|Just like humans, there
are certain vegetable plants that are happy with the neighbors, and some
who just can't stand them.
The friendly plants share the burden
of eliminating pests and disease, share their space, and protect one
another. There are some plants that can't stand to be in the same
neighborhood as others. Choosing wisely will assure that your garden
plants are one big, happy family, and producing bumper crops. Many
flowering and foliage plants can be good companions for vegetables, due
to their abilities to repel or eliminate pests of all types.
Nasturtium is a rock star of traps and decoys, and attracts both aphids and the cabbage worms, while creating a diversion away from nearby crops. When trap crop plants become infested and have accomplished their mission in the vegetable patch, they should be removed from the garden. They are very pretty plants, petals taste great in a salad, and they provide pollen and nectar for bees and hummingbirds to pollinate your garden. Have a few planted in pots ready to replace the ones in the vegetable garden that become casualties. This pretty flowering plant does away with aphids, whiteflies, cucumber beetles, squash beetles, Colorado potato beetles and Mexican bean beetles.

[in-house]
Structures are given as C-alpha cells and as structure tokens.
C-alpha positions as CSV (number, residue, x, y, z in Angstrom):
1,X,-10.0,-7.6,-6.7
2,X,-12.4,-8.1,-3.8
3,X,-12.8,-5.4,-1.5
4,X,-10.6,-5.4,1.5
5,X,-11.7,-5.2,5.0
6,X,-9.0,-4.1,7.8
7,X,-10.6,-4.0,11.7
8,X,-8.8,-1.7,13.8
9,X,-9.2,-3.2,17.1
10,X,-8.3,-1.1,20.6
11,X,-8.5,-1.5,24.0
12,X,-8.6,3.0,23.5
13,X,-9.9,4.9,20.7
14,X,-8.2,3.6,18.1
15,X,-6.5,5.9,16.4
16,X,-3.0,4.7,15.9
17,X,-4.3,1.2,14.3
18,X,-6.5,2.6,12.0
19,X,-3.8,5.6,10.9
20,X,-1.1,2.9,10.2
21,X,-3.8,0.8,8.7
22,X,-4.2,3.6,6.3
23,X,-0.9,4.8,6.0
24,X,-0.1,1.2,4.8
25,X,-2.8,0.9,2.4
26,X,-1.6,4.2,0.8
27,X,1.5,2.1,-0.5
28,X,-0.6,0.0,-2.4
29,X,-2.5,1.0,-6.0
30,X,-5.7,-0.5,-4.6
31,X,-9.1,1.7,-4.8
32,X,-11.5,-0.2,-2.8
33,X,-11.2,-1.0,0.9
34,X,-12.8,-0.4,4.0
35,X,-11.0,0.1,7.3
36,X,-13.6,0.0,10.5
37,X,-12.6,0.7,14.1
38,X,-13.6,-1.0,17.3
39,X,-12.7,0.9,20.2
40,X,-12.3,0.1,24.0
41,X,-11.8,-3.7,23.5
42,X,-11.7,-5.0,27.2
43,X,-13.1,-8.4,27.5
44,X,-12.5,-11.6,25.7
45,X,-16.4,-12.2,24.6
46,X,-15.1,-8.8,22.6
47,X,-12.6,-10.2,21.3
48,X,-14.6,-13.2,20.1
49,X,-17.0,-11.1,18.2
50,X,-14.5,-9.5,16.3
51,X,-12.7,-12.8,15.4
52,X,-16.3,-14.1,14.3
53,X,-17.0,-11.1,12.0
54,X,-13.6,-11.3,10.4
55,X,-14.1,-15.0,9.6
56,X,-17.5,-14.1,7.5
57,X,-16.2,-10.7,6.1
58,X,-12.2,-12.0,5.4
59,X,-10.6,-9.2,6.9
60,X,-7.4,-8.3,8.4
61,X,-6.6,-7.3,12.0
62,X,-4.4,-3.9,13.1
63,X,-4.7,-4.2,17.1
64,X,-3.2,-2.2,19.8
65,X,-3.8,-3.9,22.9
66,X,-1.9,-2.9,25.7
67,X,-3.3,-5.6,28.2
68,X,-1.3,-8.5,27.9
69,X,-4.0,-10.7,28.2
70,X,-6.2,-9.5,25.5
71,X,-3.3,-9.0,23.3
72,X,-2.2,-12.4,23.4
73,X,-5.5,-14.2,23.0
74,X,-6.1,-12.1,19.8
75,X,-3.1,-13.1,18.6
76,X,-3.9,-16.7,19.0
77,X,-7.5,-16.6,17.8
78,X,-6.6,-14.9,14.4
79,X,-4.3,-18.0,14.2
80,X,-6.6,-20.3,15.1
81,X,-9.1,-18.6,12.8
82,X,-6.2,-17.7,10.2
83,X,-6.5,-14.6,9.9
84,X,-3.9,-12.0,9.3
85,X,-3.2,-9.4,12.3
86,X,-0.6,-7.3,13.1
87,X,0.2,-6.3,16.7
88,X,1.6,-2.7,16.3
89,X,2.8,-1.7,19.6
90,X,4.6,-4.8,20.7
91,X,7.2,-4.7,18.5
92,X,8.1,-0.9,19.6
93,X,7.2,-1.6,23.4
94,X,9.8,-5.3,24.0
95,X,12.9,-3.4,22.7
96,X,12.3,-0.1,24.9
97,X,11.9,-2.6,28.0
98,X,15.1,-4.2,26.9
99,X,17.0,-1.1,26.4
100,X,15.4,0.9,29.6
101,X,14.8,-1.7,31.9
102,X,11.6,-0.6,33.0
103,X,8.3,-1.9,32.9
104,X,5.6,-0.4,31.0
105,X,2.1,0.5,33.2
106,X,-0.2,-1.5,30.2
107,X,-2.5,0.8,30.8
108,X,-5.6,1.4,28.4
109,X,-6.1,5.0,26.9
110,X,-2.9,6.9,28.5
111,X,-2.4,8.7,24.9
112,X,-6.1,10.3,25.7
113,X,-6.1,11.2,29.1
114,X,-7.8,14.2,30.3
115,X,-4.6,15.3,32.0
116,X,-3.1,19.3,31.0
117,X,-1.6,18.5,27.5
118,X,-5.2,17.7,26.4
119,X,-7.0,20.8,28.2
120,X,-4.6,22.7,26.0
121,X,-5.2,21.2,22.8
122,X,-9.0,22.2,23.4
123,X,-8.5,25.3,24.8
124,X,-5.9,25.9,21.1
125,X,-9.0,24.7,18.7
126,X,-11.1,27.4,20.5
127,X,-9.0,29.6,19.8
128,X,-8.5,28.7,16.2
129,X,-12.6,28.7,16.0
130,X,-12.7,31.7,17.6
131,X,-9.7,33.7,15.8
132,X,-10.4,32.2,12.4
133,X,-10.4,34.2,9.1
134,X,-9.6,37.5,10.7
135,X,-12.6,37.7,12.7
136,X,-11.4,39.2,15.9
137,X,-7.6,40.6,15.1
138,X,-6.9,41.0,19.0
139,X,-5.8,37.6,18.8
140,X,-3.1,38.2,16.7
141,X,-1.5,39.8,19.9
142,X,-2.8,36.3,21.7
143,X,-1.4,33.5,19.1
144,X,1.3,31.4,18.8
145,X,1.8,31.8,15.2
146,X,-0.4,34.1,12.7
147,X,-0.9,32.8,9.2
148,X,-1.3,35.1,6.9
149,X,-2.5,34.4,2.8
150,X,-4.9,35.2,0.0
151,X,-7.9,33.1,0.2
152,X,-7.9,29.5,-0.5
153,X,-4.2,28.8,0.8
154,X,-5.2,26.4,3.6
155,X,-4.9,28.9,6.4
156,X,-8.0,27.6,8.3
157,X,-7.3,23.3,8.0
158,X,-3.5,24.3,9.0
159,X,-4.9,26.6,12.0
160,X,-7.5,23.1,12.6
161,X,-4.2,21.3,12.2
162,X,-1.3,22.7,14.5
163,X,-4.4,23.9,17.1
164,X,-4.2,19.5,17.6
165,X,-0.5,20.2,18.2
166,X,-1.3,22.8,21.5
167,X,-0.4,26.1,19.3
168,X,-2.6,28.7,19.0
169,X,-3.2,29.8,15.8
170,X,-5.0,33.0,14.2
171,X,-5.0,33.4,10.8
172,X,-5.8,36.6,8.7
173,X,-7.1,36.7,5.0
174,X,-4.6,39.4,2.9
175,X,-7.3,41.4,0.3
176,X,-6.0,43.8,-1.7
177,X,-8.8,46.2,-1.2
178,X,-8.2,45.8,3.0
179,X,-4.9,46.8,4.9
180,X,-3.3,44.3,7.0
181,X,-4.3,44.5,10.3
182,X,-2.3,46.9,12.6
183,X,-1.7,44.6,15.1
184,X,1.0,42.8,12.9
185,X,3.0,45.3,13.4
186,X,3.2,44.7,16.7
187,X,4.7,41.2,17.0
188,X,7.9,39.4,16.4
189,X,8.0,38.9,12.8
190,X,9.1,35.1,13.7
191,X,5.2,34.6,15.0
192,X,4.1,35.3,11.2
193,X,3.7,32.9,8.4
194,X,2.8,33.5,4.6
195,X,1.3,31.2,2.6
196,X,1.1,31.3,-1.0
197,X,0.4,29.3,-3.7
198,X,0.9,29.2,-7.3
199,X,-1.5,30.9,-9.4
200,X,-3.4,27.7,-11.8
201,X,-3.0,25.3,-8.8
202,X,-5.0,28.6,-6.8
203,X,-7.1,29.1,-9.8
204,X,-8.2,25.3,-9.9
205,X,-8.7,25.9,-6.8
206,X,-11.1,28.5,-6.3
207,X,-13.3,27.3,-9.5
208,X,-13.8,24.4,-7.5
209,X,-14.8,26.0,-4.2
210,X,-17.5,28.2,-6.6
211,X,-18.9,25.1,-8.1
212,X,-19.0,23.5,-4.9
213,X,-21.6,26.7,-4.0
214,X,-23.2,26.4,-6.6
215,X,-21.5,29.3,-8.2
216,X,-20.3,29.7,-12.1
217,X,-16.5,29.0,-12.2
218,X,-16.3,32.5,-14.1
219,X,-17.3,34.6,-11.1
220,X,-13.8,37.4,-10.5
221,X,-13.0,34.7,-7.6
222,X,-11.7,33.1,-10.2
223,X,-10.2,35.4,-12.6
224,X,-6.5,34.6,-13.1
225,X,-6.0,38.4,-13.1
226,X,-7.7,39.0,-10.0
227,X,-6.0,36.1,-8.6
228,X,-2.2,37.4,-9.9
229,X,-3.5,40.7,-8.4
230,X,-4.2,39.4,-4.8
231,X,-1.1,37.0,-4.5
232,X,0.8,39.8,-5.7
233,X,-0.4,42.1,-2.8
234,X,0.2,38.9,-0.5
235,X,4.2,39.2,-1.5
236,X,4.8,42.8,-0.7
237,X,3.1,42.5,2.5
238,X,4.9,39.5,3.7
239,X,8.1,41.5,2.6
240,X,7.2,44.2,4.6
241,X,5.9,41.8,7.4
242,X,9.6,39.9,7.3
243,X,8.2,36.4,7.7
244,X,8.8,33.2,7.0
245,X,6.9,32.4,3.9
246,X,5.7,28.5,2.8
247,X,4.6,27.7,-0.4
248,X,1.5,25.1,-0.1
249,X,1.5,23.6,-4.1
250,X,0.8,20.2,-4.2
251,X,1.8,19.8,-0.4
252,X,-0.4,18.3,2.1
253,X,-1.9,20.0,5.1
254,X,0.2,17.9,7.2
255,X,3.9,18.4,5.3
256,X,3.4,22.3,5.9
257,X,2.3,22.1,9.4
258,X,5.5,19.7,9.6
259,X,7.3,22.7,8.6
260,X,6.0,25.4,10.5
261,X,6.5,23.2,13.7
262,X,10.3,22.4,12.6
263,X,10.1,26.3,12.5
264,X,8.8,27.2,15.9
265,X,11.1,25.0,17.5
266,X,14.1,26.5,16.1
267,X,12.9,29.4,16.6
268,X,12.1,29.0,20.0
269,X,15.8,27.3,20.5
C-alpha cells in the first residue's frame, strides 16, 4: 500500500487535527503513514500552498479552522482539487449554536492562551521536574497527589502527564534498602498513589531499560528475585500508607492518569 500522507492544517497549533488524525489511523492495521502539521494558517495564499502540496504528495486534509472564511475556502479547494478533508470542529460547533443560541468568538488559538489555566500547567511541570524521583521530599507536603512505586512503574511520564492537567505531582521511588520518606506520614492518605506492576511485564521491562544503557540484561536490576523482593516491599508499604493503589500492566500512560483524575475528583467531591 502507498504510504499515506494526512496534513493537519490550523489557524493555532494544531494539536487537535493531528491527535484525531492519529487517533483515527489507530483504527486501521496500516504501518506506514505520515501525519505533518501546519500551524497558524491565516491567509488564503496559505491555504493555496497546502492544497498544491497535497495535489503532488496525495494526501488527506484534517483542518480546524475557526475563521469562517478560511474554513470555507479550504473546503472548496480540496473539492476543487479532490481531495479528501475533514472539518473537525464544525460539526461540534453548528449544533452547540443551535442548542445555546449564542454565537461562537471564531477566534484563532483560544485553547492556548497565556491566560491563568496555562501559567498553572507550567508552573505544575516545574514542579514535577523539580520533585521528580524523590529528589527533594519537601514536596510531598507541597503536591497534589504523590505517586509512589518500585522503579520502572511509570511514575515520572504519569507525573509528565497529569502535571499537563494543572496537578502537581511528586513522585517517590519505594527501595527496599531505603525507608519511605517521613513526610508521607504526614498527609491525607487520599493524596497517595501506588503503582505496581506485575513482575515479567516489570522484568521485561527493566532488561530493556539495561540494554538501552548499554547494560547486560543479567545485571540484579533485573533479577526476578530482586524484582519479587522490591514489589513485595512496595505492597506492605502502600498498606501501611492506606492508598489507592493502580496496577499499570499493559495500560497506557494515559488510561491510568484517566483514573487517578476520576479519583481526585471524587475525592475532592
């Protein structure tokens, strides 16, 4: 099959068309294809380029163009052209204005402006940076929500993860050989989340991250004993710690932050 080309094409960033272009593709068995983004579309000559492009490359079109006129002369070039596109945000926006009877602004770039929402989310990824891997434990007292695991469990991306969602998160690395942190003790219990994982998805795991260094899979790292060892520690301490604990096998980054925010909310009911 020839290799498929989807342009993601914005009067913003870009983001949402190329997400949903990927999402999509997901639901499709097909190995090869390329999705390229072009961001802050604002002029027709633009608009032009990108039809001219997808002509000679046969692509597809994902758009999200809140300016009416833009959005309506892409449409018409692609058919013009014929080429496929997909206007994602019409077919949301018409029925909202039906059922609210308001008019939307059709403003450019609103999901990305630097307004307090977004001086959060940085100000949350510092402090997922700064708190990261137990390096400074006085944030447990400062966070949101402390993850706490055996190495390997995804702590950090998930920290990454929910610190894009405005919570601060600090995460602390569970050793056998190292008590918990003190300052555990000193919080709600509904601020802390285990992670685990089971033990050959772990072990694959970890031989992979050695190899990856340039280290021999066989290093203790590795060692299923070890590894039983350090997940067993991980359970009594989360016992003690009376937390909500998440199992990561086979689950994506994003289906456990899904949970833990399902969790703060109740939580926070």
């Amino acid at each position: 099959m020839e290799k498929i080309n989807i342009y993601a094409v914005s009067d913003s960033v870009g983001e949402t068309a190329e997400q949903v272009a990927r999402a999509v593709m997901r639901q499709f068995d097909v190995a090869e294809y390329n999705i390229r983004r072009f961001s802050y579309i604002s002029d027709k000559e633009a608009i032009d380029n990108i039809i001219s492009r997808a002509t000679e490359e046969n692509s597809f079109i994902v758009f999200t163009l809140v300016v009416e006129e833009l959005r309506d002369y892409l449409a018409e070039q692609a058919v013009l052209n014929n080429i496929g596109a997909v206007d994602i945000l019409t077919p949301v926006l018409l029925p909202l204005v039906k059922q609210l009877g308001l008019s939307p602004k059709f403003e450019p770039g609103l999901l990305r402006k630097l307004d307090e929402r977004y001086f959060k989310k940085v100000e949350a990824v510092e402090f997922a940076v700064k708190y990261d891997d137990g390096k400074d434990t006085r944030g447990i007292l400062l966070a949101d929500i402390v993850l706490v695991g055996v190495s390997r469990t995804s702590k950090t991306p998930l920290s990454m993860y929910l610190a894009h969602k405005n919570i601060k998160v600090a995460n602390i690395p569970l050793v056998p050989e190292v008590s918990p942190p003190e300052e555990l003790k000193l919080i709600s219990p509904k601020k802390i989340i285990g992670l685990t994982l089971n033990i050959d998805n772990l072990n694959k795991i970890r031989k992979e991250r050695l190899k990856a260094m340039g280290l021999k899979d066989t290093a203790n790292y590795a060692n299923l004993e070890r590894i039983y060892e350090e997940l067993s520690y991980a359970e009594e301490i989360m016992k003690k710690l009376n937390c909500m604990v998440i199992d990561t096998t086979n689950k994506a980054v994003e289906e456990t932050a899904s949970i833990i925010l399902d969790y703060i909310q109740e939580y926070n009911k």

A combination of two trap crop species can attract insect pests more effectively. Sunflowers and Nasturtium can be planted together to attract the stink bugs away from bell peppers. The successive planting of second trap crops can extend the period of attractiveness for insect pests. The more, the merrier.
If your trap crops are also being planted as a planned harvest crop, plant more of them in more places, so that the sacrificed plants won't make a dent in the intended crops.
Habitat management to suppress pest populations: Progress and prospects.
are the Mean Girls of the vegetable patch.
Marjoram gets along with just about everybody.
Plants may co-habitate nicey in a salad bowl, but they don't always start out that way.
The following is a listing of some of the most popular plants in the vegetable garden that will and will not play well with others.
Visit our Native American Three Sisters Garden page to learn about their ancient companion planting method.
tomatoes detest your cucumbers.
You will find several references to Brassicas on lists of companion plants. If you're not familiar with the name, they are members of the family of vegetables that includes broccoli, brussels sprouts, cabbage, cauliflower, collard greens, kale, and turnips. These vegetables contain substances that have been proven, in many research studies, to protect humans against cancer. Also referred to as cruciferous vegetables.